• 10.
    Kullman, Leif
    Umeå University, Faculty of Science and Technology, Department of Ecology and Environmental Sciences.
    High species turnover and decreasing plant species richness on mountain summits in Sweden: reindeer grazing overrides climate change? Comment2009Other (Other academic)
  • 11.
    Kullman, Leif
    Umeå University, Faculty of Science and Technology, Ecology and Environmental Science.
    Long-term geobotanical observations of climate change impacts in the Scandes of West-Central Sweden2006In: Nordic Journal of Botany, ISSN 0107-055X, E-ISSN 1756-1051, Vol. 24, p. 445-467Article in journal (Refereed)
  • 12.
    Kullman, Leif
    Umeå University, Faculty of Science and Technology, Ecology and Environmental Science.
    Old and new trees on Mt Fulufjället in Dalarna, central Sweden [Gamla och nya träd på Fulufjället - Vegetationshistoria på hög nivå]2005In: Svensk Botanisk Tidskrift, ISSN 0039-646X, Vol. 99, no 6, p. 315-Article in journal (Other (popular science, discussion, etc.))
    Abstract [en]

    Gran, tall och björk återfinns nu på allt högrehöjder i de svenska fjällen. Leif Kullman harföljt trädgränsens snabba förändringar påFulufjället.

  • 13.
    Kullman, Leif
    Umeå University, Faculty of Science and Technology, Department of Ecology and Environmental Sciences.
    Recent cooling and dynamic responses of alpine summit floras in the southern Swedish Scandes2014In: Nordic Journal of Botany, ISSN 0107-055X, E-ISSN 1756-1051, Vol. 32, no 3, p. 369-376Article in journal (Refereed)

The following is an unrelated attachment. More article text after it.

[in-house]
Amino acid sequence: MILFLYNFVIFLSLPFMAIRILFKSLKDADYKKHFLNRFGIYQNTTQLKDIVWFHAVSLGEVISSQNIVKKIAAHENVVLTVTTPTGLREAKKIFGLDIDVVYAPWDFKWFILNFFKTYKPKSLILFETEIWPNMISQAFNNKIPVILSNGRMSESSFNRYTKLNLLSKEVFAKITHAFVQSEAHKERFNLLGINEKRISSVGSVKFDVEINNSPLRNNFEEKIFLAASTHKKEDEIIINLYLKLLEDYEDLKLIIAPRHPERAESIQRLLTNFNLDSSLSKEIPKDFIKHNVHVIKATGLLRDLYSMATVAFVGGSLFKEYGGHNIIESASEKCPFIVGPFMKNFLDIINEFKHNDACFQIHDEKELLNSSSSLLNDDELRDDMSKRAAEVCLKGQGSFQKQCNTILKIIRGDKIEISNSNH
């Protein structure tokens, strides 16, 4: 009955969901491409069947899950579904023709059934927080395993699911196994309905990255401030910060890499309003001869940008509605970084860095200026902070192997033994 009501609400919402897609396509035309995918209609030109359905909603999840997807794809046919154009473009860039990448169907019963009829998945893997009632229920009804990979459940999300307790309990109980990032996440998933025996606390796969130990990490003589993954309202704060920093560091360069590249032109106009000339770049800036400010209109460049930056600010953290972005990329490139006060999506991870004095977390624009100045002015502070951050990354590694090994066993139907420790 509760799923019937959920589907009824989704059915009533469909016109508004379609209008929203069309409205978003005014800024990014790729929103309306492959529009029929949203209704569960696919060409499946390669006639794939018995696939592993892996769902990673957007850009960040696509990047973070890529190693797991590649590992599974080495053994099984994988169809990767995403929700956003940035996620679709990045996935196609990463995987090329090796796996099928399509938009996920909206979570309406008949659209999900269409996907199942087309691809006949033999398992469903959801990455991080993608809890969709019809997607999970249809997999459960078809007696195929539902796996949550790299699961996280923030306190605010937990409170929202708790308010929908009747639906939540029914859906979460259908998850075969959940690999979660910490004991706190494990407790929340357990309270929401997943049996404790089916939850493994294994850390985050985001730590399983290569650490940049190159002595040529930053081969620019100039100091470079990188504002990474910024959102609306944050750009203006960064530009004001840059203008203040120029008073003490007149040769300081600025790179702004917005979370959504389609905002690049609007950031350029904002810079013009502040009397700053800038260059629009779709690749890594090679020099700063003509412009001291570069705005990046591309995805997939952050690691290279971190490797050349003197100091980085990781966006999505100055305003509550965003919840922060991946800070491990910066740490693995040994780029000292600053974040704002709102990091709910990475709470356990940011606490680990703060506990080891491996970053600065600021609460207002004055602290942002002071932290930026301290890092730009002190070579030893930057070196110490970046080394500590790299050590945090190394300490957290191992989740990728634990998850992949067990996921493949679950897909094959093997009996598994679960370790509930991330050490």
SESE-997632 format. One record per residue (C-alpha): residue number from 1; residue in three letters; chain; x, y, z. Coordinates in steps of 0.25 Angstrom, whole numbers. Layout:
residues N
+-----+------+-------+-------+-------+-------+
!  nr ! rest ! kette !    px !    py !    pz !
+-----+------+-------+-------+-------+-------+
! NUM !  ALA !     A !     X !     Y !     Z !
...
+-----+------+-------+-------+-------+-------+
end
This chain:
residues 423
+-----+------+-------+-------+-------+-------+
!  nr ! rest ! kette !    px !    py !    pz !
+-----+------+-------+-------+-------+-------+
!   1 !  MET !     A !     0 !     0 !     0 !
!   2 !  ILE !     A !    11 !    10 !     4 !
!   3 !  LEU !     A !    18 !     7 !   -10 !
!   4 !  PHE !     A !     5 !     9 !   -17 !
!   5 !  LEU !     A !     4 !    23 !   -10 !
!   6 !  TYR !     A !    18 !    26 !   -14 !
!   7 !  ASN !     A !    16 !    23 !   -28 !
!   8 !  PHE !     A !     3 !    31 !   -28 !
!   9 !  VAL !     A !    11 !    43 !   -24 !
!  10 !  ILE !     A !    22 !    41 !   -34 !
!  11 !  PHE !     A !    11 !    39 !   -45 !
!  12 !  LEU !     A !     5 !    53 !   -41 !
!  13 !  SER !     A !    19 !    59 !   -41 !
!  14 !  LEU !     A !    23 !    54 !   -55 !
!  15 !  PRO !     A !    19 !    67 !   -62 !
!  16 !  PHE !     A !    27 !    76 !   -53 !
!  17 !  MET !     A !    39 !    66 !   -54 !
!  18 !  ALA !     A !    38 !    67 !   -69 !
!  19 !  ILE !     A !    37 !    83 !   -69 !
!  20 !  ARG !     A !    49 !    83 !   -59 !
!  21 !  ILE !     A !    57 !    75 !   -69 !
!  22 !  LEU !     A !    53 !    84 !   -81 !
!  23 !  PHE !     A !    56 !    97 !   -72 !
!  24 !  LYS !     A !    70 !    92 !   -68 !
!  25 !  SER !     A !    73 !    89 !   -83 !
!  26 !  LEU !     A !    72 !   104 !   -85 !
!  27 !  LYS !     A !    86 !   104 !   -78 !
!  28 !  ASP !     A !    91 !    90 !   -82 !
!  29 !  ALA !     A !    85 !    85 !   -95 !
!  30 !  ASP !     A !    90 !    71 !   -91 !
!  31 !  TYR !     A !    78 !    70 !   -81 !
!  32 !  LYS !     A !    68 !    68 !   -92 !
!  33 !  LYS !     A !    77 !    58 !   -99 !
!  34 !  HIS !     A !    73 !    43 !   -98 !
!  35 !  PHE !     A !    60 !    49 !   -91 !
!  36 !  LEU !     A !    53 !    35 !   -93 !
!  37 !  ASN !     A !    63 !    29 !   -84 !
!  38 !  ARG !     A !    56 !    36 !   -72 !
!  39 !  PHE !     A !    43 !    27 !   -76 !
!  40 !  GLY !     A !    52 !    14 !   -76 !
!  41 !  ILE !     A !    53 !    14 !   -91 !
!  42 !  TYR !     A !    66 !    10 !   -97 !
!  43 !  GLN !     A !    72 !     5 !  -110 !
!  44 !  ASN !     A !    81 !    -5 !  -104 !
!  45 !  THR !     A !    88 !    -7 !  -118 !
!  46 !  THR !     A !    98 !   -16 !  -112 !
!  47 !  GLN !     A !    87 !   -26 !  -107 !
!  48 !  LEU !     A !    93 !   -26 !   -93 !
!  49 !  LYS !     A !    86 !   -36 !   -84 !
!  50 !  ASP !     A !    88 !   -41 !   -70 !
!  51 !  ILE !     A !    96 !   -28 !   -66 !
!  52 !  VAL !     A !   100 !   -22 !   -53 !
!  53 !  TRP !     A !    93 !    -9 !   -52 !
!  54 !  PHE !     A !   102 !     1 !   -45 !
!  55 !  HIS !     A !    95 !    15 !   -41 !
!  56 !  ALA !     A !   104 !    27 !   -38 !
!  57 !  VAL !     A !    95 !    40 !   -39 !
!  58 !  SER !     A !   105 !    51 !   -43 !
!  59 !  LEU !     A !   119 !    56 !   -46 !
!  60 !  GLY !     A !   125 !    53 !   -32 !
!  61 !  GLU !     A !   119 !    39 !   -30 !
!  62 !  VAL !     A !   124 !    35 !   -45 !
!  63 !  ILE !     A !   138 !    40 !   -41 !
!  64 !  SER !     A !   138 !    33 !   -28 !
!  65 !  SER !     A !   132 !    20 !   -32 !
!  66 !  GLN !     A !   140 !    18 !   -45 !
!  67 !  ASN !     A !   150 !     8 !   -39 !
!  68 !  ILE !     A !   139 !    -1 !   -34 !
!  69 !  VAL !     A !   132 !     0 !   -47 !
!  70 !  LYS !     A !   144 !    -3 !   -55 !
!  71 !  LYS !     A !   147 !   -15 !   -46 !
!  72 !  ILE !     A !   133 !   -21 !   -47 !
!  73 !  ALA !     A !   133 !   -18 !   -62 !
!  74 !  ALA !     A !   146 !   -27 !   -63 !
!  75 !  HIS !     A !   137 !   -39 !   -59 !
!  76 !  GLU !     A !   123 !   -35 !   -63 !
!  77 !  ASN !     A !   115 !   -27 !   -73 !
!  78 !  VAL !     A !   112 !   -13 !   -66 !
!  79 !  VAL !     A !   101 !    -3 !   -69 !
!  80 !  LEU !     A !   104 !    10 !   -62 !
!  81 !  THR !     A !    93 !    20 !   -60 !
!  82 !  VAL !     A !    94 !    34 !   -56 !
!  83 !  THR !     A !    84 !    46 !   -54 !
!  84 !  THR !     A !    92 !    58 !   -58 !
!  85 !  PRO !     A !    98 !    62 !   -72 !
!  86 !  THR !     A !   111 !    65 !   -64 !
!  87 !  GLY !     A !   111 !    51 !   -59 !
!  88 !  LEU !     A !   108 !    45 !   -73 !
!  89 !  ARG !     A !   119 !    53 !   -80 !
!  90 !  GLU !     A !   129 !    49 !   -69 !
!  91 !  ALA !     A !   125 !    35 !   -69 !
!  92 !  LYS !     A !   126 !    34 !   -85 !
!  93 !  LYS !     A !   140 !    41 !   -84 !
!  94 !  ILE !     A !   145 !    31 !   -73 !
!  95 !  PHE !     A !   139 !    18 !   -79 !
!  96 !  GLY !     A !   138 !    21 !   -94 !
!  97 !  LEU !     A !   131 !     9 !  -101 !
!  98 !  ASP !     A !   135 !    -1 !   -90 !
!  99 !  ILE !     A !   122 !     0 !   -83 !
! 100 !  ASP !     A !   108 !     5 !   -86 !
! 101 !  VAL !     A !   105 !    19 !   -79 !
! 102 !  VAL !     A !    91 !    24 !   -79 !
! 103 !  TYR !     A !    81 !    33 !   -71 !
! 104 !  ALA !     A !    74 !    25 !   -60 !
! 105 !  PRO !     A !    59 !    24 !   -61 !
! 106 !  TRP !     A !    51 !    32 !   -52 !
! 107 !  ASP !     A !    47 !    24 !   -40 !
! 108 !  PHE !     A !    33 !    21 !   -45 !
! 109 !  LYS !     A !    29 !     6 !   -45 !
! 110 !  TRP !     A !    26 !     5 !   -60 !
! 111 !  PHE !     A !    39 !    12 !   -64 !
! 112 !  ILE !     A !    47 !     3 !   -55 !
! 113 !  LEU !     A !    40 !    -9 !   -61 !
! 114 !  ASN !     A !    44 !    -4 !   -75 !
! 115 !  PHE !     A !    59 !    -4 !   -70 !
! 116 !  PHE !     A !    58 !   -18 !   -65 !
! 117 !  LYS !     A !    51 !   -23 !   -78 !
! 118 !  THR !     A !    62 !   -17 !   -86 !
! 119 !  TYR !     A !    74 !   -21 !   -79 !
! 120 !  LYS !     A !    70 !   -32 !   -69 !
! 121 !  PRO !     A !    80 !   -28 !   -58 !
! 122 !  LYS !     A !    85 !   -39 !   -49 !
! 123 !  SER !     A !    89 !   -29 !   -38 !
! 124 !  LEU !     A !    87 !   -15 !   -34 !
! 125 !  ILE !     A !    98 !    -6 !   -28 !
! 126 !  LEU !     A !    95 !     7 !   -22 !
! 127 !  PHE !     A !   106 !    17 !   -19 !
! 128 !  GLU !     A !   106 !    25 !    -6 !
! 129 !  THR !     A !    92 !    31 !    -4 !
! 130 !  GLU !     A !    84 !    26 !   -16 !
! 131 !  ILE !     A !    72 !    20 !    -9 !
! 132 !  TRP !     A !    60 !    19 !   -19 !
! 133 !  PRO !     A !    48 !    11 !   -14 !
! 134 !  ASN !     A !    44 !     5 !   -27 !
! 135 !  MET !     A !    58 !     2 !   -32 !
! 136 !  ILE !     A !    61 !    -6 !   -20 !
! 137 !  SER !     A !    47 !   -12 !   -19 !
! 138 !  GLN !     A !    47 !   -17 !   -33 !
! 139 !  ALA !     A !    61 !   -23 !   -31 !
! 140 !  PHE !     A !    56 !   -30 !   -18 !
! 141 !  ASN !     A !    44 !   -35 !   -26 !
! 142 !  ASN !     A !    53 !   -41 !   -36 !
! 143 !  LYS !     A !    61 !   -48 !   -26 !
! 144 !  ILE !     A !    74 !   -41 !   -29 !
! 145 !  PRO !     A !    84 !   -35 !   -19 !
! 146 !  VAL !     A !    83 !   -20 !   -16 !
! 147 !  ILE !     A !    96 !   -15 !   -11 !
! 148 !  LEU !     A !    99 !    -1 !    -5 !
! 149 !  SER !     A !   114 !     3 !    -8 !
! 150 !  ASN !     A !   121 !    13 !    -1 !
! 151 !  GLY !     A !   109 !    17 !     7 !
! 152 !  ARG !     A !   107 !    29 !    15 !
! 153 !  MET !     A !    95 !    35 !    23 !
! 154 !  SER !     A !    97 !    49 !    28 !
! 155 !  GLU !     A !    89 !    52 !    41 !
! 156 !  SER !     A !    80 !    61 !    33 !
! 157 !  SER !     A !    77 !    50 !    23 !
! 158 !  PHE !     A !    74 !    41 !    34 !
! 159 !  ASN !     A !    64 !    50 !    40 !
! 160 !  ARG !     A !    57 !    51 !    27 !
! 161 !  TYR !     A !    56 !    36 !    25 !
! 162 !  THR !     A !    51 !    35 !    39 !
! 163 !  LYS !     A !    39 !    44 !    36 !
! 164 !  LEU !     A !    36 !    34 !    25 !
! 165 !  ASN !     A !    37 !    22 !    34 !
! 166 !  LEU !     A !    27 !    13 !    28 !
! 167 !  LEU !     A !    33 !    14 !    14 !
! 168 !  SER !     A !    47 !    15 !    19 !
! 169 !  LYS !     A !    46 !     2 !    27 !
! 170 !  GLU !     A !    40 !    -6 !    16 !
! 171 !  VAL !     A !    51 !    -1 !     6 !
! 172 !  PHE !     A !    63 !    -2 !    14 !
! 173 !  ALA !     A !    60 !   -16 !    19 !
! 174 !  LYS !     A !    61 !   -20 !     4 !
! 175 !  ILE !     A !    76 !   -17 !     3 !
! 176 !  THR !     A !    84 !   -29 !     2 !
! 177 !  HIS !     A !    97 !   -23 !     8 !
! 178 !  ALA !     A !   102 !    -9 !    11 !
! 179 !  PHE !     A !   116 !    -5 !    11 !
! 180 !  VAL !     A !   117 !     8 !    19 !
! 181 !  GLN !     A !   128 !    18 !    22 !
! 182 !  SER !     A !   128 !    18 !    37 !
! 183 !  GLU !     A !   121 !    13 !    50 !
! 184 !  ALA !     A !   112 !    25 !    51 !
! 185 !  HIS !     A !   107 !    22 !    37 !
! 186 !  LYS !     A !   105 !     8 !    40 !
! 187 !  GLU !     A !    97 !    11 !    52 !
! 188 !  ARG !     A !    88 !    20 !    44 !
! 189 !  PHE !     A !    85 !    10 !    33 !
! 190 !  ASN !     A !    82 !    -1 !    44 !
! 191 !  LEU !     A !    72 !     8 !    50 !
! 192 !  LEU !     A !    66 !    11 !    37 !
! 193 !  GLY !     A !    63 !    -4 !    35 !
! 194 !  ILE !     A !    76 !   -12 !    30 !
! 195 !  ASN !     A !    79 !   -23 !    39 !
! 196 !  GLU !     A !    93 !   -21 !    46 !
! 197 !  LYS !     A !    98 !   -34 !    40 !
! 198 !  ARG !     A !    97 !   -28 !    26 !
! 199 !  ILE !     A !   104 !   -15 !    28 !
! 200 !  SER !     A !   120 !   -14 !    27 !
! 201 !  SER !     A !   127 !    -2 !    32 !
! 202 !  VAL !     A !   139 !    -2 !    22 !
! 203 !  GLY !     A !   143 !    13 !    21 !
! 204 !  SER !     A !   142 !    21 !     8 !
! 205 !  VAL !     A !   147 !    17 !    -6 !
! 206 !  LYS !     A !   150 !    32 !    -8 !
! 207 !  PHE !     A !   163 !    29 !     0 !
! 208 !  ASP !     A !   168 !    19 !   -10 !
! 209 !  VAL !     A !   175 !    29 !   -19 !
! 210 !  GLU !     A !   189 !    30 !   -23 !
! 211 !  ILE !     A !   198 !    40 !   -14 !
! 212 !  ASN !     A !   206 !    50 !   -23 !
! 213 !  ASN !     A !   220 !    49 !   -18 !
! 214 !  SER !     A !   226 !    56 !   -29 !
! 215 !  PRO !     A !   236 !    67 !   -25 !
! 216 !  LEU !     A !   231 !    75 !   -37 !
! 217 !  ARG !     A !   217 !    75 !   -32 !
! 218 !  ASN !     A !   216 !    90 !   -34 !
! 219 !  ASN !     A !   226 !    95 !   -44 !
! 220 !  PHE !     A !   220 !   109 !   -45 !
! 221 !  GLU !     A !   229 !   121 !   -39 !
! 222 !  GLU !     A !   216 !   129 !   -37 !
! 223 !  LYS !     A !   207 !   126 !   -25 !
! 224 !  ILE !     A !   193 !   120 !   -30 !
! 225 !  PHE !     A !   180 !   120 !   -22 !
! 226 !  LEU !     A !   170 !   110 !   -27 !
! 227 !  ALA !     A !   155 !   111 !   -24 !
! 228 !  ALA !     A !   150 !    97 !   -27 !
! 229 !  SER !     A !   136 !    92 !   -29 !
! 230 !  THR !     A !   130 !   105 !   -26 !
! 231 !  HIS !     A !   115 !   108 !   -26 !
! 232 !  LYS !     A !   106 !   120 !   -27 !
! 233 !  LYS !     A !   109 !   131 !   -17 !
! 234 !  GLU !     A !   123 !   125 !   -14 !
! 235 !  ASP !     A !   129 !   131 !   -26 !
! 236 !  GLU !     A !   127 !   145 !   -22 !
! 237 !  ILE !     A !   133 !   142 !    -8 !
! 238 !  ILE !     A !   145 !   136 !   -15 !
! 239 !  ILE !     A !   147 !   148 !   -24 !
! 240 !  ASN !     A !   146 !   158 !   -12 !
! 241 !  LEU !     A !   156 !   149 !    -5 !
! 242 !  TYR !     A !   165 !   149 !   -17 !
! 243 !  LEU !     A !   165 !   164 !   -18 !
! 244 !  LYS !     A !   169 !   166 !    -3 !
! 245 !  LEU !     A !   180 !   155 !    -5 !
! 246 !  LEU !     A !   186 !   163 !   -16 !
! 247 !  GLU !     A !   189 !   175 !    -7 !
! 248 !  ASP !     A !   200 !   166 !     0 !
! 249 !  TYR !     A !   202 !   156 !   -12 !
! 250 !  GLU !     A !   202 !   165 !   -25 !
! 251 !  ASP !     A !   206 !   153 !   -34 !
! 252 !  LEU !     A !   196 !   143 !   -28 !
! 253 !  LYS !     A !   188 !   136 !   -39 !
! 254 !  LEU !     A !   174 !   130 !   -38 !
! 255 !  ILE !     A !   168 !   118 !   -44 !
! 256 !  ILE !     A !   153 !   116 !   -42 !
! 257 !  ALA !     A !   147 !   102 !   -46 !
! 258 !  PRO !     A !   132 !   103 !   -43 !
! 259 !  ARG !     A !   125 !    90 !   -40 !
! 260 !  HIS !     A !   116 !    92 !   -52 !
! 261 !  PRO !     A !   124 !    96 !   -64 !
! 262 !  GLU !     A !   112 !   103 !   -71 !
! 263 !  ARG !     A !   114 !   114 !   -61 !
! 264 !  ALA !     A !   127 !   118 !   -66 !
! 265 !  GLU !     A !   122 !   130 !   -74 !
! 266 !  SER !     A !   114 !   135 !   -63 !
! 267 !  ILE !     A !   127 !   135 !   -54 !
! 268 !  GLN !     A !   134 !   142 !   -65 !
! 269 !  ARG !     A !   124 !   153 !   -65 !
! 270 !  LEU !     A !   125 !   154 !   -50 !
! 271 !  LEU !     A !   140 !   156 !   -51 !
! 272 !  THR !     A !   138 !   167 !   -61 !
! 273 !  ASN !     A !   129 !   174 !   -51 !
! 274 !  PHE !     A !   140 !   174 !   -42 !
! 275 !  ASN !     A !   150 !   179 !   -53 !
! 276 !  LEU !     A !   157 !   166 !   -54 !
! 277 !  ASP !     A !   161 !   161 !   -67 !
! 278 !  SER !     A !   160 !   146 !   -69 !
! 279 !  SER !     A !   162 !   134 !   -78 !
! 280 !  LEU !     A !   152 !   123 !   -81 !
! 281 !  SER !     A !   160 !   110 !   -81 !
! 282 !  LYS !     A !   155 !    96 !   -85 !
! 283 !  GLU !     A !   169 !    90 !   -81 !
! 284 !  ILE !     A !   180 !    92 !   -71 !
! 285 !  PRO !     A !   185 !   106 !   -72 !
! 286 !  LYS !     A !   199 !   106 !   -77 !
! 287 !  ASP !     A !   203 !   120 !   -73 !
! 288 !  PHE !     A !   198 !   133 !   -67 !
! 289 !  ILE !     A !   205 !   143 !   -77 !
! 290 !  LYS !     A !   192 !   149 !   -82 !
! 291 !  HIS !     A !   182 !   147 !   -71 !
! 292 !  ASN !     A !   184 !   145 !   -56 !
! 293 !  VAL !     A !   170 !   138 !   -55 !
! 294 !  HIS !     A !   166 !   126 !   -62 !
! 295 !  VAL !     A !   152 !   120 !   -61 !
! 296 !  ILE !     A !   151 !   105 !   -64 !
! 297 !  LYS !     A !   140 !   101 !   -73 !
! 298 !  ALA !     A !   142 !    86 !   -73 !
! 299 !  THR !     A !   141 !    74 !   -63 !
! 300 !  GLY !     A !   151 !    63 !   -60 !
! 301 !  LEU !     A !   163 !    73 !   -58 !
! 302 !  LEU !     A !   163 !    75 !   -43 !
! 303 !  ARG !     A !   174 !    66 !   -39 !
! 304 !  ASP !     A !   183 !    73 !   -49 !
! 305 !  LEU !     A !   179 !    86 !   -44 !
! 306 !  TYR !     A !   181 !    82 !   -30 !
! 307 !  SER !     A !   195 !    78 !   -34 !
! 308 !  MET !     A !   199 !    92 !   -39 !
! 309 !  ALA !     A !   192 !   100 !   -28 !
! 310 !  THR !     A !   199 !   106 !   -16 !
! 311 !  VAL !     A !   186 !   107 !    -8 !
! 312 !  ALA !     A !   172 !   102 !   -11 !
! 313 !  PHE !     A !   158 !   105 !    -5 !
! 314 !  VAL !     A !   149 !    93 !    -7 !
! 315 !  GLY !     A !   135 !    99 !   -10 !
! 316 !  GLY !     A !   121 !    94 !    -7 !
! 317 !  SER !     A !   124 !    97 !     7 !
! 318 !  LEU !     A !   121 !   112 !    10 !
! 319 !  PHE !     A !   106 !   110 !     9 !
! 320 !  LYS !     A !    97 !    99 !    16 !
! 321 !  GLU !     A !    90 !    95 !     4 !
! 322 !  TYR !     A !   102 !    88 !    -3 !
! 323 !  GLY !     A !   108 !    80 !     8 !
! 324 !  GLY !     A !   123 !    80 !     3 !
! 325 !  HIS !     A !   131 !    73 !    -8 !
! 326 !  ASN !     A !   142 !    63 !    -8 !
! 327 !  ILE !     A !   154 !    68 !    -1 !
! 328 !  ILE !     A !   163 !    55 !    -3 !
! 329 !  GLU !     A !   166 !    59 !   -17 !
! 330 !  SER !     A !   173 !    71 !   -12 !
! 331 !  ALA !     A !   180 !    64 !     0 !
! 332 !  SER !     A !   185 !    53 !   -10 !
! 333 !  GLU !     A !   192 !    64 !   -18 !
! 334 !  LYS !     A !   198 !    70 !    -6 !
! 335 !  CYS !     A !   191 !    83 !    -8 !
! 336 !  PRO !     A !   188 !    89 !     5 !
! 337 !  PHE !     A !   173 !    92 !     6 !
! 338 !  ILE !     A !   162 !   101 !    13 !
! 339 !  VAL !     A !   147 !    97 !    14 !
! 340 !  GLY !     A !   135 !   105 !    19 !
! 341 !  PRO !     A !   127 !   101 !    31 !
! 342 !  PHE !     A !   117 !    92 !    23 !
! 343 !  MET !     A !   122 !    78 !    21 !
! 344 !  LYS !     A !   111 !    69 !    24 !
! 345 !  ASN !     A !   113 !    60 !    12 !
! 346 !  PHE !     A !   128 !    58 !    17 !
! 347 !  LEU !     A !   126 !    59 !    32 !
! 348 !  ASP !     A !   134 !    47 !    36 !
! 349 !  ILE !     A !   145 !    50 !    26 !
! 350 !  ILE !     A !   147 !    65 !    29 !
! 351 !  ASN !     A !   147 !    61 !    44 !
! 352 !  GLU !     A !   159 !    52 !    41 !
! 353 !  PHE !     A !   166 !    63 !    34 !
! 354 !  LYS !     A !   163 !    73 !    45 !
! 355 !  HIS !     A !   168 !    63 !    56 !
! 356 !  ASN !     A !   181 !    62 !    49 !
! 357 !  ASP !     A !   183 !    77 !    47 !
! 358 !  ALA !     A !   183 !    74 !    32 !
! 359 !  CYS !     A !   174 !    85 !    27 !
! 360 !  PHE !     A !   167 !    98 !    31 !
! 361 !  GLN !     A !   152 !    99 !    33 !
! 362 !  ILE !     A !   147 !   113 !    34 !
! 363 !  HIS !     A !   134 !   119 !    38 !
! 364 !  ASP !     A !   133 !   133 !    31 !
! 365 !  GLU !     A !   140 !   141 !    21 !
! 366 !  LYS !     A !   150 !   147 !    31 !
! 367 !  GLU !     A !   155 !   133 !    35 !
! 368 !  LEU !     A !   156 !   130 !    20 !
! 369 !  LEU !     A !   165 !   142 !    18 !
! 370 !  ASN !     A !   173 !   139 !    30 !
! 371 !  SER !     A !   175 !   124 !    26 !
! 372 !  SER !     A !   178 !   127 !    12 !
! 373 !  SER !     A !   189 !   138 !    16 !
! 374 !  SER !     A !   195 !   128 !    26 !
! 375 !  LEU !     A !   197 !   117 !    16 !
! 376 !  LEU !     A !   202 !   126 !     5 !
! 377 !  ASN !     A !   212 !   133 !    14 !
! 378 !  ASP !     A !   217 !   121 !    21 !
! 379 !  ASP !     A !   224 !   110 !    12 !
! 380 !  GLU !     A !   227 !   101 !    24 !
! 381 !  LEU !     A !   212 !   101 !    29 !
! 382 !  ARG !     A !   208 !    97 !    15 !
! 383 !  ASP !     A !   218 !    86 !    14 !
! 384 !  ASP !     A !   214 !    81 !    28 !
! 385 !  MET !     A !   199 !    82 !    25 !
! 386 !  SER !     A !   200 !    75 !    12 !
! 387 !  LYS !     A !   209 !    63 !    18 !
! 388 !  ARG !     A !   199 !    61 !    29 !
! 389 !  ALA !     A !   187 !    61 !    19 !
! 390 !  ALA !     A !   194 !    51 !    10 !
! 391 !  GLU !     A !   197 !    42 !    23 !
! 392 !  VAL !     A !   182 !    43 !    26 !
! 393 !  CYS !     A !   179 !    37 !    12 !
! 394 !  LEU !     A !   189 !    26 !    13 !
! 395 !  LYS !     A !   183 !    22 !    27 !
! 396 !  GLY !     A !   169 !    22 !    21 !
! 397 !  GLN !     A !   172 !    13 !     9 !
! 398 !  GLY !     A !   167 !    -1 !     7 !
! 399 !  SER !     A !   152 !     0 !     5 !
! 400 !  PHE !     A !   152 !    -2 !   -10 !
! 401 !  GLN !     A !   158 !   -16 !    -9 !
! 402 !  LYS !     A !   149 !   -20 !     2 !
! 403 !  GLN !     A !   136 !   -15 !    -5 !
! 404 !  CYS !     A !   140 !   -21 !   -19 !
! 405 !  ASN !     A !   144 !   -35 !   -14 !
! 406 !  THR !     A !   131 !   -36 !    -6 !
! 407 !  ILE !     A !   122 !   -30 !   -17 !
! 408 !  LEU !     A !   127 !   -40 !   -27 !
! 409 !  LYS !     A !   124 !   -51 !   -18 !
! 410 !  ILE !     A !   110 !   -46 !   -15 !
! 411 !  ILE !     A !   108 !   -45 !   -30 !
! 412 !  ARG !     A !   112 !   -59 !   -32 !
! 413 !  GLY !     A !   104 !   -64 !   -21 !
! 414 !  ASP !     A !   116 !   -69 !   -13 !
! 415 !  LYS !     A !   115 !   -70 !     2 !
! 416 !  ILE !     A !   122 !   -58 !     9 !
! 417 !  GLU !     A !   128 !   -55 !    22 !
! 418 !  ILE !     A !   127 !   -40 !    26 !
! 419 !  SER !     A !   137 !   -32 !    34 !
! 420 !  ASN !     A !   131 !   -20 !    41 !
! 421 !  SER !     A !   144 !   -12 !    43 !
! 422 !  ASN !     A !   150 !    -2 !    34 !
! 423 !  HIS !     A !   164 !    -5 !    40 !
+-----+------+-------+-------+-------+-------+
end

Abstract [en]

    Changes in plant species richness on alpine summits in the southern Swedish Scandes were analyzed between 2004/2006 and 2012. This period experienced consistent summer and winter cooling and finalized with a cold and snow rich summer 2012. Re-surveys of these summits had previously documented substantial increases in species numbers in concordance with climate warming since the mid-20th century. Over the present study period, species richness decreased by 25-46%. The majority of lost species were those that had advanced upslope during the previous warm episode. Cooling since the mid 2000s and particularly the unusually short and snow-rich growth period in 2012 caused a floristic retrogression. Taken together with extensive upshifts of many species during previous relative warm decades, recent downshifts highlight the large capability of certain alpine species to track their ecological niches as climate changes. The pivotal importance of unusually late-lying snow in 2012, suggests that snow cover phenology exerts a more direct effect on the composition of the alpine flora than ambient temperatures. Dynamic modeling of future ecological landscape evolution needs to consider episodes of the kind reported here.

  • 14.
    Kullman, Leif
    Umeå University, Faculty of Science and Technology, Ecology and Environmental Science.
    Tree line population monitoring of Pinus sylvestris in the Swedish Scandes, 1973-2005: implications for tree line theory and climate change ecology2007In: Journal of Ecology, Vol. 95, p. 41-52Article in journal (Refereed)
  • 15.
    Kullman, Leif
    Umeå University, Faculty of Science and Technology, Department of Ecology and Environmental Sciences.
    Treeline (Pinus sylvestris) landscape evolution in the Swedish Scandes - a 40-year demographic effort viewed in a broader temporal context2014In: Norsk Geografisk Tidsskrift, ISSN 0029-1951, E-ISSN 1502-5292, Vol. 68, no 3, p. 155-167Article in journal (Refereed)